On April 11, 2019, in a federal court, a Dallas jury returned verdicts of guilty against seven of the defendants in the criminal case styled “United States v. Beauchamp” [i] and commonly known as “Forest Park.” Of the original twenty-one defendants: seven were convicted after a jury trial. Ten (including Dr. Beauchamp) pled guilty, one was tried separately, one was acquitted, for one defendant the jury deadlocked, and I have found no information on the last defendant. One of the convicted doctors, Michael Rimlawi, M.D., is asking for a new trial on the basis that the law under which he was convicted is so vague that it is unconstitutional. Those convicted include four physicians.
The guilty verdicts were for bribery and both paying and accepting kickbacks. In essence, the government charged that:
(a) If a federal healthcare program had been billed for the health services involved, the defendants were guilty of violating or conspiring to violate the Anti-Kickback Statute, a federal criminal law.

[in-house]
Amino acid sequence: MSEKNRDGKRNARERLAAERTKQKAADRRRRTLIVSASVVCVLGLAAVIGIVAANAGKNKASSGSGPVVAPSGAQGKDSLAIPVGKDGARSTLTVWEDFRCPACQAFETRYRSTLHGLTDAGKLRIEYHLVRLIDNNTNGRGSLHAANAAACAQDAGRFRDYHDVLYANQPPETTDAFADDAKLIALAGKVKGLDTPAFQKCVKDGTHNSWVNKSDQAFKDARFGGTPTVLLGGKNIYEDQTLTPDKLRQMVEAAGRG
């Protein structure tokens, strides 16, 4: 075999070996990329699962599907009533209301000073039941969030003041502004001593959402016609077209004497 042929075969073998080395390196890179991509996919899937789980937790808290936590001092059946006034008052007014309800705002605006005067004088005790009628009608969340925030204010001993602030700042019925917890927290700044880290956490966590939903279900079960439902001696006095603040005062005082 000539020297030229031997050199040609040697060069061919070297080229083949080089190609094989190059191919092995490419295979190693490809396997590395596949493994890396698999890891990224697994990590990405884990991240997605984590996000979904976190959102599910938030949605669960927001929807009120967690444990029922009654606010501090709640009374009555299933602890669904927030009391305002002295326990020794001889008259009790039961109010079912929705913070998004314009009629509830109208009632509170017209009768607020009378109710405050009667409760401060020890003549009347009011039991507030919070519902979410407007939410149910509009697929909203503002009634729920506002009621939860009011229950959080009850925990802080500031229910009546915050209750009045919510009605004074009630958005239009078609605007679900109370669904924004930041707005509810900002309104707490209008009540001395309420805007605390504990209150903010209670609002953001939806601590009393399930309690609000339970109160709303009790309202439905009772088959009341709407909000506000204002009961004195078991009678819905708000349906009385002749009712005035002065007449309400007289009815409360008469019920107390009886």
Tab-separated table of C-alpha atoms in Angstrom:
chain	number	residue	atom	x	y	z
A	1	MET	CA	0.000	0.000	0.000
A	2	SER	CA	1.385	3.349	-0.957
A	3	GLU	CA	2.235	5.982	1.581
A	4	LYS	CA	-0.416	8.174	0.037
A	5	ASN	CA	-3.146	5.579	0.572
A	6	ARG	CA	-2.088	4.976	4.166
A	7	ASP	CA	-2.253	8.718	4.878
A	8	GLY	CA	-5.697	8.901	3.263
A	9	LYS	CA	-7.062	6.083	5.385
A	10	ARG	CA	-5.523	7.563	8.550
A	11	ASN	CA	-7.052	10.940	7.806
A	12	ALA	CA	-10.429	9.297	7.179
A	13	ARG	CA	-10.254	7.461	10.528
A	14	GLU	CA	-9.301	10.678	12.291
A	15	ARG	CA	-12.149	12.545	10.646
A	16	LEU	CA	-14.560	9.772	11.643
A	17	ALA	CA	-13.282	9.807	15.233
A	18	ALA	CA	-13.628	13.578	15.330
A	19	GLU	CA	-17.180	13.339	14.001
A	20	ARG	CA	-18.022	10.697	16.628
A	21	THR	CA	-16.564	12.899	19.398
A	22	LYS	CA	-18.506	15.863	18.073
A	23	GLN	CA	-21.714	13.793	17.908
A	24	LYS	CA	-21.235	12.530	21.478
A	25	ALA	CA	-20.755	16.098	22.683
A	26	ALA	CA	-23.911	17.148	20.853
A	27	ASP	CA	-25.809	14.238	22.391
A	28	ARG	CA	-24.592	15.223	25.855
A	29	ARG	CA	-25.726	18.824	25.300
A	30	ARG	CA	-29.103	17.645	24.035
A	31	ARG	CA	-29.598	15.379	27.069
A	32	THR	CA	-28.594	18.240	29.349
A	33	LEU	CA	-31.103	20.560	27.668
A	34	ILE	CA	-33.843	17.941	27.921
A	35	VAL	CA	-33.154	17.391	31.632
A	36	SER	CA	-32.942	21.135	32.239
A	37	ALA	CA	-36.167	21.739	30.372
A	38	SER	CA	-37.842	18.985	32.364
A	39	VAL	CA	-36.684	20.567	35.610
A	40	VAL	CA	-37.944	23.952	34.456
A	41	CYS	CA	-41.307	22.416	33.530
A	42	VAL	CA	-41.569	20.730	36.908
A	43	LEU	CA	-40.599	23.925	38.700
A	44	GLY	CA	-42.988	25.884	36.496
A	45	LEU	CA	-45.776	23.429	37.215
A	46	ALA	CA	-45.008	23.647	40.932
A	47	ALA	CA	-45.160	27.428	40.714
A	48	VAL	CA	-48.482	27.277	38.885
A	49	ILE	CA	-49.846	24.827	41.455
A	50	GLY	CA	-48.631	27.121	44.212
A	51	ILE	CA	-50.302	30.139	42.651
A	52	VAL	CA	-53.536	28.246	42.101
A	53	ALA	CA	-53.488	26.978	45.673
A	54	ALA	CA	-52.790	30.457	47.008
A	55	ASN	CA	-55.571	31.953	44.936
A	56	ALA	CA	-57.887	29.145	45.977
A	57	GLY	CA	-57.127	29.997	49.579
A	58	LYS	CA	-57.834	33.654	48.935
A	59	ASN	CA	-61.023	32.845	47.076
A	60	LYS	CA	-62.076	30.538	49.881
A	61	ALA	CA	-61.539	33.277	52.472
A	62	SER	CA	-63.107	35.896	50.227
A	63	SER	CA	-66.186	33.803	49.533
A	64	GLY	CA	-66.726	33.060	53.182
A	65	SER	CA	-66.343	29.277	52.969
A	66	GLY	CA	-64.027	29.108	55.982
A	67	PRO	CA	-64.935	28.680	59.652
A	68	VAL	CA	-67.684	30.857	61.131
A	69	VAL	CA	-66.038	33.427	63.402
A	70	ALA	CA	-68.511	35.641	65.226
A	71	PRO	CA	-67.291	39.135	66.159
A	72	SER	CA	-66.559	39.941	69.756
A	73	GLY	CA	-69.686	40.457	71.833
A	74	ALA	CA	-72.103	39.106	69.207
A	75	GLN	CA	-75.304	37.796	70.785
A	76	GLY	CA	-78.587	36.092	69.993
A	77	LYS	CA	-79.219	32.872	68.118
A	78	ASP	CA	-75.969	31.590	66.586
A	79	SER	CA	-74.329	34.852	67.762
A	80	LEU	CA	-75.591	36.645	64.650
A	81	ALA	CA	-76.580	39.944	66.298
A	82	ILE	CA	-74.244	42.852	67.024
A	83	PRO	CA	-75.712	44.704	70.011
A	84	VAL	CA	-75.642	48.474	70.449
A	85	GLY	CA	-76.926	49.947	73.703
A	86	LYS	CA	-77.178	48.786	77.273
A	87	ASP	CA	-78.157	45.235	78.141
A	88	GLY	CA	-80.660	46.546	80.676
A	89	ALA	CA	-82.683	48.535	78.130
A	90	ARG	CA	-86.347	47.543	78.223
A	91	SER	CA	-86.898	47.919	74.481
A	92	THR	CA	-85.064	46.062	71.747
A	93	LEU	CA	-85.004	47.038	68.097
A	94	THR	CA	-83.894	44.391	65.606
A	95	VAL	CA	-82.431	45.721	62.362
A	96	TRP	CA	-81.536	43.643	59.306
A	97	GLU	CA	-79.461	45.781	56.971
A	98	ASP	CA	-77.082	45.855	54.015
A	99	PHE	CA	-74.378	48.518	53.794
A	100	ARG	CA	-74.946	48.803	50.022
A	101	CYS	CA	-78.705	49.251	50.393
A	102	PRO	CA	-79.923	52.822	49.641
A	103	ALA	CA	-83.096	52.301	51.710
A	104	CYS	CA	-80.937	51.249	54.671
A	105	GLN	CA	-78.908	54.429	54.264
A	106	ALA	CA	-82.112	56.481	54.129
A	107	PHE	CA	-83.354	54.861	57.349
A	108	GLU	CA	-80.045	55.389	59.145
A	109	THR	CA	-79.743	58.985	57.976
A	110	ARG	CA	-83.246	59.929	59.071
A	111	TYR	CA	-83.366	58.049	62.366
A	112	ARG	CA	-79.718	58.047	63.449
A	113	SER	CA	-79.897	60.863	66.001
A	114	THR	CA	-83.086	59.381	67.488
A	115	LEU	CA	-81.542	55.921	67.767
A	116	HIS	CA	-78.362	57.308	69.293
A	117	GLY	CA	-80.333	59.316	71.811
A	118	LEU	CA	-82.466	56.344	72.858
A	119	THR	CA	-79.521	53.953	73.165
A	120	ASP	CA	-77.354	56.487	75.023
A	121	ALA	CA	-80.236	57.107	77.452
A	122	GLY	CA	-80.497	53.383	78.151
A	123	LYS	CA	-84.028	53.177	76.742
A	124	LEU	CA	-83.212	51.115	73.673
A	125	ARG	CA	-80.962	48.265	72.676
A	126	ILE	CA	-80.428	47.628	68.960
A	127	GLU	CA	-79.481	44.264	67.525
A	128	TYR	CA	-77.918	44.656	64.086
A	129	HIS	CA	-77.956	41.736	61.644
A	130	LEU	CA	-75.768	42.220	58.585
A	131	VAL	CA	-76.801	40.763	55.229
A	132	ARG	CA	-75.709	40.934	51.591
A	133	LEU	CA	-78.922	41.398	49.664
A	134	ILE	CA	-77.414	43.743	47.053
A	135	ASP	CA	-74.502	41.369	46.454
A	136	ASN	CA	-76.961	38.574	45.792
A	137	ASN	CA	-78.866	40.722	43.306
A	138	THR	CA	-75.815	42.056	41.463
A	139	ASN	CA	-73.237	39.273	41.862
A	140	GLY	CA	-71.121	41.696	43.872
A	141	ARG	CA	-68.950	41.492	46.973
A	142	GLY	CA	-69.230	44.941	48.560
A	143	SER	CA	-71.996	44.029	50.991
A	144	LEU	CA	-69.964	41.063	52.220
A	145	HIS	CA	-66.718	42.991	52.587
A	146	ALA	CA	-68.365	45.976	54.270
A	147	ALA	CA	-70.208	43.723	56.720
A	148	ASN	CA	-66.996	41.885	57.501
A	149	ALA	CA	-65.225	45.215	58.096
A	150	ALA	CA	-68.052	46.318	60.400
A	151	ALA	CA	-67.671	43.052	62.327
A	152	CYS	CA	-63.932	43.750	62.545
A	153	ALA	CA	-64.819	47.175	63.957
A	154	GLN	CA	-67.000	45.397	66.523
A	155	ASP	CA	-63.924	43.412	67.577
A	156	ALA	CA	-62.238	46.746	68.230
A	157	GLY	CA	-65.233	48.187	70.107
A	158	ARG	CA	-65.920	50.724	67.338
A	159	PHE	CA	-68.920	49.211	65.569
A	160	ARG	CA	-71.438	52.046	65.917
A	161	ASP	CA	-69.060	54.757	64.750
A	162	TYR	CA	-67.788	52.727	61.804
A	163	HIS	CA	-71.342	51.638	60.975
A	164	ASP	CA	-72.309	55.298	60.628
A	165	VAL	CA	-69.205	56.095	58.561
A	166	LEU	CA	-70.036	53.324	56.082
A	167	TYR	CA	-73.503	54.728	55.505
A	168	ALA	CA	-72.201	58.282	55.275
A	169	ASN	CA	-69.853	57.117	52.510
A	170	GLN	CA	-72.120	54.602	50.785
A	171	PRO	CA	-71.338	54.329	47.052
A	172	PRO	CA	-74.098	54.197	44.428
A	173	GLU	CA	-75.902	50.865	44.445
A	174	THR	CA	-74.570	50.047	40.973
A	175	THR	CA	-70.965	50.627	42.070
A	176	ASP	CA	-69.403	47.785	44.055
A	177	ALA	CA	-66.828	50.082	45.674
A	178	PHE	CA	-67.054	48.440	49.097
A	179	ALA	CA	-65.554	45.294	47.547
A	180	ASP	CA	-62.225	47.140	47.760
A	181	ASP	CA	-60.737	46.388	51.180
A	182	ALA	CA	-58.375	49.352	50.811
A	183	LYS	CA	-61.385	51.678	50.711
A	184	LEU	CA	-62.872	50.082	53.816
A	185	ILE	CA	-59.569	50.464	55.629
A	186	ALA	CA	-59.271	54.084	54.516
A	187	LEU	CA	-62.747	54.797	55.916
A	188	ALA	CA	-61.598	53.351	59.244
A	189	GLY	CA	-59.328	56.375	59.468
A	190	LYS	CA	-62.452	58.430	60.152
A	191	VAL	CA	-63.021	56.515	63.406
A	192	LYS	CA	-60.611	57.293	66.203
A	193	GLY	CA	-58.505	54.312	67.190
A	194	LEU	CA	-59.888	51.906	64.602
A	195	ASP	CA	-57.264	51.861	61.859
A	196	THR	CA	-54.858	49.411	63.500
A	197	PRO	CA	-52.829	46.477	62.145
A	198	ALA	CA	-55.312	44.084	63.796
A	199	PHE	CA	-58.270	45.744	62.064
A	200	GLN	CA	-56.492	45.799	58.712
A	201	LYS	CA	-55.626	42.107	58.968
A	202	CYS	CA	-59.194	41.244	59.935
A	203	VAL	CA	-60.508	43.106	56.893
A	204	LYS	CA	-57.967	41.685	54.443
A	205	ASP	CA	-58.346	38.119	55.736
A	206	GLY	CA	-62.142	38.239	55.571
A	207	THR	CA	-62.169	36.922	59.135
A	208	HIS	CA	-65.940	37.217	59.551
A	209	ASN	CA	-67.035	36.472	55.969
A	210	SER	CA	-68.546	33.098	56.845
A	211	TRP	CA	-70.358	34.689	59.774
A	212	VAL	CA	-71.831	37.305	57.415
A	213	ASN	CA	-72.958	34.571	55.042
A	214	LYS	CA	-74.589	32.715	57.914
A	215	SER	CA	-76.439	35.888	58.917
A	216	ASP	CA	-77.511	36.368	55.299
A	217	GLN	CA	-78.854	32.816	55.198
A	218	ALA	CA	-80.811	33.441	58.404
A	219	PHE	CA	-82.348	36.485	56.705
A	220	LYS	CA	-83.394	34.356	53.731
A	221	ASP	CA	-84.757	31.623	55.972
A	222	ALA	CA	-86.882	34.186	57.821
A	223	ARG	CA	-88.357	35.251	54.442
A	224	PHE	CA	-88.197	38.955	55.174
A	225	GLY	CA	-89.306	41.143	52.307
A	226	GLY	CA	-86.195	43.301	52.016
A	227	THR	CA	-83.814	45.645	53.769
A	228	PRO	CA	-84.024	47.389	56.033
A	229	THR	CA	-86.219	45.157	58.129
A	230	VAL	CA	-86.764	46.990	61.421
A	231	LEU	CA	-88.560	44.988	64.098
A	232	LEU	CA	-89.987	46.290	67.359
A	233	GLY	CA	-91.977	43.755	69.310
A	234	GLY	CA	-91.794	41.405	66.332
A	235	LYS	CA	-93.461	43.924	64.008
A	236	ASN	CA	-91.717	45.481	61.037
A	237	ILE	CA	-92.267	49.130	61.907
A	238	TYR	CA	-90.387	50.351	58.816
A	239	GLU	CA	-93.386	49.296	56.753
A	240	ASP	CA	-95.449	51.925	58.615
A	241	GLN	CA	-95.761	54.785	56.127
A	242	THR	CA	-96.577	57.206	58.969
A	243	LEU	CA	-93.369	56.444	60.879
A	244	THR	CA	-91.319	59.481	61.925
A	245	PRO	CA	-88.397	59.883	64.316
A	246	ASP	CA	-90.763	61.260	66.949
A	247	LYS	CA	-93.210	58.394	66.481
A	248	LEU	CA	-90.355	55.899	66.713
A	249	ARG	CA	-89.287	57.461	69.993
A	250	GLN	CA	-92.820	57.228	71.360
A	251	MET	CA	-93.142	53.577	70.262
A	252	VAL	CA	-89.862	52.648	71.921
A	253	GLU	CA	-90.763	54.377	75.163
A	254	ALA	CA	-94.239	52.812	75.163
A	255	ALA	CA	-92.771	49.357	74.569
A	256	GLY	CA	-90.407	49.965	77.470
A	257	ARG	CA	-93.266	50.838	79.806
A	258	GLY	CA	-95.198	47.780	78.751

(b) If a federal healthcare program had not been billed (that is, if the billing for services was made to an ordinary employee healthcare plan or a commercial insurance plan), then
- the defendants were guilty of violating a Texas law that makes it a state crime to accept anything of value in return for making a referral for any medical services, and
- that violation of the Texas law itself violated a federal statute (the “Travel Act” [ii]) that makes it a federal crime to use the “instrumentalities” of international or interstate commerce—meaning the telephone, internet, mail, or car, boat, or air travel across international or state lines—to commit the crimes of “extortion, bribery, or arson” under any state or federal law.